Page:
The spaces and places that ‘host’ the performances are transformed, as are all the artists and audiences who are part of that experience.
Everywhere around us, conversations are happening about the ways the arts sector is changing: At the bar after a show, at community events, at industry meet-ups, and even at policy discussions. One such conversation is coming soon to Salon West, a series of curated conversations led by “thoughtful individuals from different sectors to discuss the arts and culture scene that makes our city a great place to be”.
Related Blog Post: Q&A with Clay and Paper Theatre’s David Anderson
The September 26, 6pm event at the Heliconian Hall (35 Hazelton Ave.) is entitled “Toronto The Bad, The Good and the Ugly: The Art of Public Space.” It is a call for all of us to develop a more thoughtful response and understanding of public spaces, and our role in shaping it.
The Salon will feature three guest speakers: Javid Jah (Graffiti Artist/Architect), Elle Alconcel (Curator from Daniels Spectrum) and Ashley McKenzie-Barnes (MANIFESTO! Visual Arts Director).
Salon West Founder and Director Aziza Mohammed identifies herself firstly as a citizen, secondly as a policy analyst, but always a visual artist at heart. Her travels around the world along with her uniquely blended perspective has led to a deep appreciation of what beautiful and vibrant public spaces can do for a city.
“Aesthetics make a city livable. They attracts tourists and stimulate business,” says Mohammed. “The way our city looks reflects history and identity. It’s the way to share the city’s future while preserving the past.”
Her travels in Columbia and Europe in particular introduced her to a variety of ways that public spaces are designed and used. From the vibrant graffiti in Bogota to the public squares in Europe, she observes how these spaces strengthen local communities, improve the quality of life, and allow aesthetic experiences to take place in the commons.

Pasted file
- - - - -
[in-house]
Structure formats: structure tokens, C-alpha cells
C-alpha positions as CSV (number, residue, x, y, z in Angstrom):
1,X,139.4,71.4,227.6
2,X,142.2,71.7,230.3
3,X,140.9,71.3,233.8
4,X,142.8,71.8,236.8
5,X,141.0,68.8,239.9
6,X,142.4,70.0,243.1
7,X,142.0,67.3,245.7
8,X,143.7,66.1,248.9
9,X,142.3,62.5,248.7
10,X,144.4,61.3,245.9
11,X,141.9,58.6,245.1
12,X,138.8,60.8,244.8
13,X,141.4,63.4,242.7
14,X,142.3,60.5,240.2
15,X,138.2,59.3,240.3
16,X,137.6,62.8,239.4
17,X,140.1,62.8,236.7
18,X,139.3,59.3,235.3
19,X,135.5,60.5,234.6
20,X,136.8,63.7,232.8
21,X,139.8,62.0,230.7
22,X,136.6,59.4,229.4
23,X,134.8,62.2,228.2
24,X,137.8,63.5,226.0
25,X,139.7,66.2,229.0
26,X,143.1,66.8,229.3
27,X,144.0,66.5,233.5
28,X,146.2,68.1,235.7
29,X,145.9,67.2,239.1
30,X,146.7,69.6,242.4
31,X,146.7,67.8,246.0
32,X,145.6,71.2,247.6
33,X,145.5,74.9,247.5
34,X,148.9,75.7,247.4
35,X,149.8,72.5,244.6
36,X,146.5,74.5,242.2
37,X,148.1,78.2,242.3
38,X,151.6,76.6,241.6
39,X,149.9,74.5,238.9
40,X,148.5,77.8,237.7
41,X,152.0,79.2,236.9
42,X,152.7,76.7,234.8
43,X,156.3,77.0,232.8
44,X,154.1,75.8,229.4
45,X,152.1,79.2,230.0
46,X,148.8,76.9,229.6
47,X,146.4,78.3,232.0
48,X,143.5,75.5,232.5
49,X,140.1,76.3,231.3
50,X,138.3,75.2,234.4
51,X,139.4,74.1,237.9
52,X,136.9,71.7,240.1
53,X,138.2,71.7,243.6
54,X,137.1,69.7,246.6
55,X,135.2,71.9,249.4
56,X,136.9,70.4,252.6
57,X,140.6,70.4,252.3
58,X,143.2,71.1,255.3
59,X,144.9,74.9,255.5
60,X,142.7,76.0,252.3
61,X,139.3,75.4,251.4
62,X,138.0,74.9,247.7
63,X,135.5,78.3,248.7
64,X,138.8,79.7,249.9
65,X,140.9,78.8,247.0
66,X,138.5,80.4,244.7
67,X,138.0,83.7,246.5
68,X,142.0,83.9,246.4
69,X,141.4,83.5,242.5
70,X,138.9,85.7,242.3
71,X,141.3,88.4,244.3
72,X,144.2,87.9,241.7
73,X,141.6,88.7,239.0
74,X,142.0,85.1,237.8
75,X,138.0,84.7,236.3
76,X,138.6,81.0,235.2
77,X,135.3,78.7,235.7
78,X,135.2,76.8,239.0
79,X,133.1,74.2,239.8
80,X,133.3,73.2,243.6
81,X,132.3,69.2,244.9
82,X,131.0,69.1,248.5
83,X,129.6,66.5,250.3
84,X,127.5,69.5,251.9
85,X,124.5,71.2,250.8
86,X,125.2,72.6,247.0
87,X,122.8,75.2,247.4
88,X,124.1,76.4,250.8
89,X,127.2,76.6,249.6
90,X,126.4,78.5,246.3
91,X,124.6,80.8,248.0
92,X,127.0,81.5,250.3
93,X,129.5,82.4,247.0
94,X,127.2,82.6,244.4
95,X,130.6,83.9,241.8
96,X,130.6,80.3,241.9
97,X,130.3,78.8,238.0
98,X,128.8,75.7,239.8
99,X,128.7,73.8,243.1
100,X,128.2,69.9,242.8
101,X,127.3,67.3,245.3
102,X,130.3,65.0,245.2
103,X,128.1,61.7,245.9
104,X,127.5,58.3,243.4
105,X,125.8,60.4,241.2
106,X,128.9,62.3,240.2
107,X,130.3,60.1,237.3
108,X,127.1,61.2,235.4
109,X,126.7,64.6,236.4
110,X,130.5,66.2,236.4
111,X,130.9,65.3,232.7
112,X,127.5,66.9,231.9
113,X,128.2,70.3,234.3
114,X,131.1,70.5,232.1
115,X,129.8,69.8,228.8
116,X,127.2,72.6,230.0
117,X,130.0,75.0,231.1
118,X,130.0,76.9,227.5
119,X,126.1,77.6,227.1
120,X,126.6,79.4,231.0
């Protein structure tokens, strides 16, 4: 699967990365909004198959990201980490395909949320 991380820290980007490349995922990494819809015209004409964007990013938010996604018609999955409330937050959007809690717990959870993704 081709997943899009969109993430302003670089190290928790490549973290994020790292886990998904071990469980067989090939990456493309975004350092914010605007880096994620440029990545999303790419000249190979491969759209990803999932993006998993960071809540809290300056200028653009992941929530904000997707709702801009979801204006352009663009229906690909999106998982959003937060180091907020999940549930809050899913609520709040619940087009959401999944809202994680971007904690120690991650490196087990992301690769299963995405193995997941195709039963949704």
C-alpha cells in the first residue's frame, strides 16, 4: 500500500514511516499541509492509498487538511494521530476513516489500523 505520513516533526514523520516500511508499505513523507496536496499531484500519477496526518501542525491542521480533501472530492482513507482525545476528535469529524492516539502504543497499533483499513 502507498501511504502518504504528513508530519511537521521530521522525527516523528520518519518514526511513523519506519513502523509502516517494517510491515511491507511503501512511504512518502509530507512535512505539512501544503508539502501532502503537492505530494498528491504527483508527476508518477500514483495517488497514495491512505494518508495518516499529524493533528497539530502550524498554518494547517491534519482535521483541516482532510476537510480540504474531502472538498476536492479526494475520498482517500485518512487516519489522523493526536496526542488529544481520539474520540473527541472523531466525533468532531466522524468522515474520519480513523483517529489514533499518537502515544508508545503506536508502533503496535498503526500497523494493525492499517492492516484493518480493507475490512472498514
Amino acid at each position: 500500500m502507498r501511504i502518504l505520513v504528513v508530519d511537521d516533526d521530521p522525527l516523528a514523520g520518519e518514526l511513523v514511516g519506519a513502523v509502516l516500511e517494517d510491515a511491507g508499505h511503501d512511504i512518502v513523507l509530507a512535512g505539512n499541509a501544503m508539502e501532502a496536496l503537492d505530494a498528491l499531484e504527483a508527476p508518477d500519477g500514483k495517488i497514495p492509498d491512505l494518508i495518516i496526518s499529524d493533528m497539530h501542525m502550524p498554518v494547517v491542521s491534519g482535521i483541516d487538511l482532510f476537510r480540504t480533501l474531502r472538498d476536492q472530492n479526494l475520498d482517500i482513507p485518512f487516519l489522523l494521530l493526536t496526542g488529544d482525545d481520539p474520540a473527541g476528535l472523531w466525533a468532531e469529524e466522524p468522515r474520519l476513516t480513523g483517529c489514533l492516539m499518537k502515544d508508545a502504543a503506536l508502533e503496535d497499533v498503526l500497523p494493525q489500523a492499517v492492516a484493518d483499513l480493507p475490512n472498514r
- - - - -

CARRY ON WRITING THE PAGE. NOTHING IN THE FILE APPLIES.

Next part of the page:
By contrast, the public space in Toronto does not reflect the city that she knows. A multicultural metropolitan, the priority the city places on giving heritage designations of mark as worthy of preserving are dominantly those of the Victorian era does not match her experiences.
“Our architectural richness is under threat. There are uniquely Canadian Parliamentary masonry styles, landmarks of exceptional neo-gothic architecture and even a hand-carved Hindu temple. Why privilege Toronto’s Victorian era and risk everything else?”
The public space is a context that is not often discussed or addressed in the performing arts; it is almost a sub-category, produced by artists who choose the world as their stage, foregoing the artificially perfected environments that both empower and limit the artists.
We in Toronto are fortunate to have a small but very active contingent of artists and groups who have recognized the artistic possibilities that can only be realized in public spaces.
Clay and Paper Theatre has been bringing oversized puppetry works into public spaces for 20 years, regularly tackling social and political topics; Dance company Coleman and Lemieux has developed large-scale works intended for specific locations that are often rural or remote for the last 10 years. Humber River Shakespeare has also been using the public space around the river and surrounding communities since 2008.
There are also newcomers to watch out for, such as Jacob Niedzwiecki’s Jacquires and his use of mobile technology to create site-specific immersive dance experiences for an intimate group of audiences. The Bicycle Opera project tours as a group of cycling divas, performing operatic excerpts by contemporary Canadian composers to towns in south-western Ontario with great success over the last few summers.
The spaces and places that ‘host’ the performances are transformed, as are all the artists and audiences who are part of that experience. The impact is beyond an aesthetic experience or an exercise in community building; in the age of digital and electronic entertainment, it’s an act of reclaiming our public space by defining it for ourselves.
Architecture can oppress or liberate, public spaces articulate our shared vision or lack thereof. Come and join this conversation whether you are just beginning to consider this issue, or have been among its champions. Either way, the Salon West format is designed to catalyze real and impactful change, and that only happens when all the stakeholders are sitting at the same table.
This Salon West event is a joint initiative and part of BeMused Network’s roundtable events. Members and affiliates of BeMused Network get an exclusive discount at this ticketed event.